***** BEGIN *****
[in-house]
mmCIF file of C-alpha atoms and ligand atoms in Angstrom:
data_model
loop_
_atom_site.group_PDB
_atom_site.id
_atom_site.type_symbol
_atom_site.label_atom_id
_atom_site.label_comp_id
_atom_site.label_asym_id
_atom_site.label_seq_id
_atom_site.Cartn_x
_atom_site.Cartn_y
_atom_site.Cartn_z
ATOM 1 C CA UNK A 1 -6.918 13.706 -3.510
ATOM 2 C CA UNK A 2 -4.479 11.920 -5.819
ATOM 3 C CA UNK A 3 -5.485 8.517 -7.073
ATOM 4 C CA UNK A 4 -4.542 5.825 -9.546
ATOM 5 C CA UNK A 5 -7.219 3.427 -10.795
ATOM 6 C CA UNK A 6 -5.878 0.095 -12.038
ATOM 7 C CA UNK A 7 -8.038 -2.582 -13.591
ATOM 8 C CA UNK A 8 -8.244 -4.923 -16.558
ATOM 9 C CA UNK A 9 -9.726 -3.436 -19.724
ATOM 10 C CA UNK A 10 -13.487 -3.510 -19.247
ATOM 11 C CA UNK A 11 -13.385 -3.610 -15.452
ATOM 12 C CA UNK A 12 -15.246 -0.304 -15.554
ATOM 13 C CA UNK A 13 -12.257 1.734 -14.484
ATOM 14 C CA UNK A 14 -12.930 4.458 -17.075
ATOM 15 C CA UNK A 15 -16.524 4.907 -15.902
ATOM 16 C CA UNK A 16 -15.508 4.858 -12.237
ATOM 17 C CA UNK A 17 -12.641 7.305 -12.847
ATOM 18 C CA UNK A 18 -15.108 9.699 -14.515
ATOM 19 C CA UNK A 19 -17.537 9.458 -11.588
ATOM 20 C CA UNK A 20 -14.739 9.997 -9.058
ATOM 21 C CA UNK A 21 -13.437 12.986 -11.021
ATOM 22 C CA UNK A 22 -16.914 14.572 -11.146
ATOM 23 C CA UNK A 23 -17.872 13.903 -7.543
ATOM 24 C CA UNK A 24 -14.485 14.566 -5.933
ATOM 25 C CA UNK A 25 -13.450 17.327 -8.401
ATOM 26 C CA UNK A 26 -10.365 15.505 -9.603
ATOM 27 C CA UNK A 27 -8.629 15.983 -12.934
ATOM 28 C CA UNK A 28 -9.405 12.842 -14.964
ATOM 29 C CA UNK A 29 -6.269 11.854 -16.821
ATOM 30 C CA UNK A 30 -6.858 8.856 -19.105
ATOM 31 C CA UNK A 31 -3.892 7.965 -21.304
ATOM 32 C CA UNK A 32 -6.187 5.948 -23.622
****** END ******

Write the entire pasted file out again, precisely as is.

[in-house]
mmCIF file of C-alpha atoms and ligand atoms in Angstrom:
data_model
loop_
_atom_site.group_PDB
_atom_site.id
_atom_site.type_symbol
_atom_site.label_atom_id
_atom_site.label_comp_id
_atom_site.label_asym_id
_atom_site.label_seq_id
_atom_site.Cartn_x
_atom_site.Cartn_y
_atom_site.Cartn_z
ATOM 1 C CA UNK A 1 -6.918 13.706 -3.510
ATOM 2 C CA UNK A 2 -4.479 11.920 -5.819
ATOM 3 C CA UNK A 3 -5.485 8.517 -7.073
ATOM 4 C CA UNK A 4 -4.542 5.825 -9.546
ATOM 5 C CA UNK A 5 -7.219 3.427 -10.795
ATOM 6 C CA UNK A 6 -5.878 0.095 -12.038
ATOM 7 C CA UNK A 7 -8.038 -2.582 -13.591
ATOM 8 C CA UNK A 8 -8.244 -4.923 -16.558
ATOM 9 C CA UNK A 9 -9.726 -3.436 -19.724
ATOM 10 C CA UNK A 10 -13.487 -3.510 -19.247
ATOM 11 C CA UNK A 11 -13.385 -3.610 -15.452
ATOM 12 C CA UNK A 12 -15.246 -0.304 -15.554
ATOM 13 C CA UNK A 13 -12.257 1.734 -14.484
ATOM 14 C CA UNK A 14 -12.930 4.458 -17.075
ATOM 15 C CA UNK A 15 -16.524 4.907 -15.902
ATOM 16 C CA UNK A 16 -15.508 4.858 -12.237
ATOM 17 C CA UNK A 17 -12.641 7.305 -12.847
ATOM 18 C CA UNK A 18 -15.108 9.699 -14.515
ATOM 19 C CA UNK A 19 -17.537 9.458 -11.588
ATOM 20 C CA UNK A 20 -14.739 9.997 -9.058
ATOM 21 C CA UNK A 21 -13.437 12.986 -11.021
ATOM 22 C CA UNK A 22 -16.914 14.572 -11.146
ATOM 23 C CA UNK A 23 -17.872 13.903 -7.543
ATOM 24 C CA UNK A 24 -14.485 14.566 -5.933
ATOM 25 C CA UNK A 25 -13.450 17.327 -8.401
ATOM 26 C CA UNK A 26 -10.365 15.505 -9.603
ATOM 27 C CA UNK A 27 -8.629 15.983 -12.934
ATOM 28 C CA UNK A 28 -9.405 12.842 -14.964
ATOM 29 C CA UNK A 29 -6.269 11.854 -16.821
ATOM 30 C CA UNK A 30 -6.858 8.856 -19.105
ATOM 31 C CA UNK A 31 -3.892 7.965 -21.304
ATOM 32 C CA UNK A 32 -6.187 5.948 -23.622